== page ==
US comedian Kyle Kinane has the potential to be a little scary on the surface. He looks like an extra from Sons of Anarchy and his set kicks off with half an hour of Ku Klux Klan material, so you could easily mistake him to be one of the more intimidating acts of the festival. In fact though, he’s just a gruffly voiced teddy bear who has more in common with Homer Simpson than he does a bikie gang leader or white supremacist.

It’s actually quite an extraordinary feat to witness someone spin 30 minutes of genuinely funny material out of a morally reprehensible group who exercise deeply unfunny behaviours, but Kinane somehow does. Revelling in the KKK’s ability to keep their laundry whiter than white, avoiding food stains from the potentially multi-cultural cuisines that their internal caterers must inevitably rely upon. Although he does miss the seemingly obvious proposition that surely they enjoy southern-fried chicken above all else, and who could blame them? It’s even more remarkable that Kinane can safely cover this subject without ever once glorifying the group or belittling the horrible effect of racism. A true example of humour being the most powerful weapon.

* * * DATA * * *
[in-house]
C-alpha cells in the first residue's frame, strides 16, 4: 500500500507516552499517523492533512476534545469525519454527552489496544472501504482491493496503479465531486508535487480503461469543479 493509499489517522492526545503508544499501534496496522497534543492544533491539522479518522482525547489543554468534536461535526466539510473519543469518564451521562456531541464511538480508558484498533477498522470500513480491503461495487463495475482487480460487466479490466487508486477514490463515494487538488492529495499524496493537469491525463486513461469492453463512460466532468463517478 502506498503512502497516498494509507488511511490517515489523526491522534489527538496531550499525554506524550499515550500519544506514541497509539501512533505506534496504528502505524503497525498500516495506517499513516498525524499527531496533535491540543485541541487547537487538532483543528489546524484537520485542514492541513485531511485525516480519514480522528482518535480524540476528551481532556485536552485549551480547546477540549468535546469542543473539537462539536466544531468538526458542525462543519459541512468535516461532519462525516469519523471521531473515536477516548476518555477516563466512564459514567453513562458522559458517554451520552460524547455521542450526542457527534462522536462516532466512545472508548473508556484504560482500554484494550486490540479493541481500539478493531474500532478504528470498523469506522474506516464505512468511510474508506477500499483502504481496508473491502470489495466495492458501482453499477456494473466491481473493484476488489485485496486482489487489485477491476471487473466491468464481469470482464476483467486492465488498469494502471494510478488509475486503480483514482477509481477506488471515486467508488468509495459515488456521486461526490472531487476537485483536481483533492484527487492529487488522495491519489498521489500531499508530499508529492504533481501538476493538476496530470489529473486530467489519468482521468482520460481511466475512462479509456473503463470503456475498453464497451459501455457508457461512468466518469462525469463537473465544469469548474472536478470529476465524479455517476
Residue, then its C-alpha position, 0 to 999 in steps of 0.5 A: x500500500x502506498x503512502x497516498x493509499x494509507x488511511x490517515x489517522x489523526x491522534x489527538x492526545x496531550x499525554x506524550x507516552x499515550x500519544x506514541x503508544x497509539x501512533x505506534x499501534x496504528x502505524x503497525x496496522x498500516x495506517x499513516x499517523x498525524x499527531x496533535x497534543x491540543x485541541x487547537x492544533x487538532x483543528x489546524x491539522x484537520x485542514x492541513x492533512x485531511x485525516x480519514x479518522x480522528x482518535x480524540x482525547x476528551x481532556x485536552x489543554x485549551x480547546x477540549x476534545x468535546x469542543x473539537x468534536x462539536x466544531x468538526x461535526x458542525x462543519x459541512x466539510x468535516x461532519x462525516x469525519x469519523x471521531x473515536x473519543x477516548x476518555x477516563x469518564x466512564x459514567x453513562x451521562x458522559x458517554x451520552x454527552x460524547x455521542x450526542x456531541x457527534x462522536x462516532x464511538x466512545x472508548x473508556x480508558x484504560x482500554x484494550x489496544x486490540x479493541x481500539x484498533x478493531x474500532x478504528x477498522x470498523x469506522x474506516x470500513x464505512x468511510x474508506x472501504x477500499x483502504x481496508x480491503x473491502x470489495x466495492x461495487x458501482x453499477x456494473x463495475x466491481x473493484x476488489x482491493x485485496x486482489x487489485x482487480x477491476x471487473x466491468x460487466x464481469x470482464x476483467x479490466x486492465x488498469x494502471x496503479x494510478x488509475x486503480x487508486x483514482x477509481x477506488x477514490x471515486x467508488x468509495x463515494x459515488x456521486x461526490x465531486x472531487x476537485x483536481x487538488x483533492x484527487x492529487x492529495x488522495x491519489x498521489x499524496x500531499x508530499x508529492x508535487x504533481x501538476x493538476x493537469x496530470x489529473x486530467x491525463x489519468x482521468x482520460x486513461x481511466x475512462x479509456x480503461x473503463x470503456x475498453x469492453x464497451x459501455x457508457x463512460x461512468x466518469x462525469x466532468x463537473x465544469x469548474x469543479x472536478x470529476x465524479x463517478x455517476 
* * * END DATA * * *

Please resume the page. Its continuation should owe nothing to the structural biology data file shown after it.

Eventually Kinane meditates on other subjects, shifting further towards his love of food before sharing what it’s like to hit that age where we have to start parenting our own parents. Experiencing the mortification that goes along with generational differences is common comedic territory but Kinane cuts wonderfully close to the bone.

Although at times he seems to be editing his set on the fly, pondering for achingly long periods before moving on with a new story, it’s refreshing to see an international comedian actually seem to care that his cultural references land properly – something that is commonly mowed over by other overseas acts. It’s this care towards the audience, a lot of very funny observations and Kinane’s sweetly rasping delivery that make him a world-class act.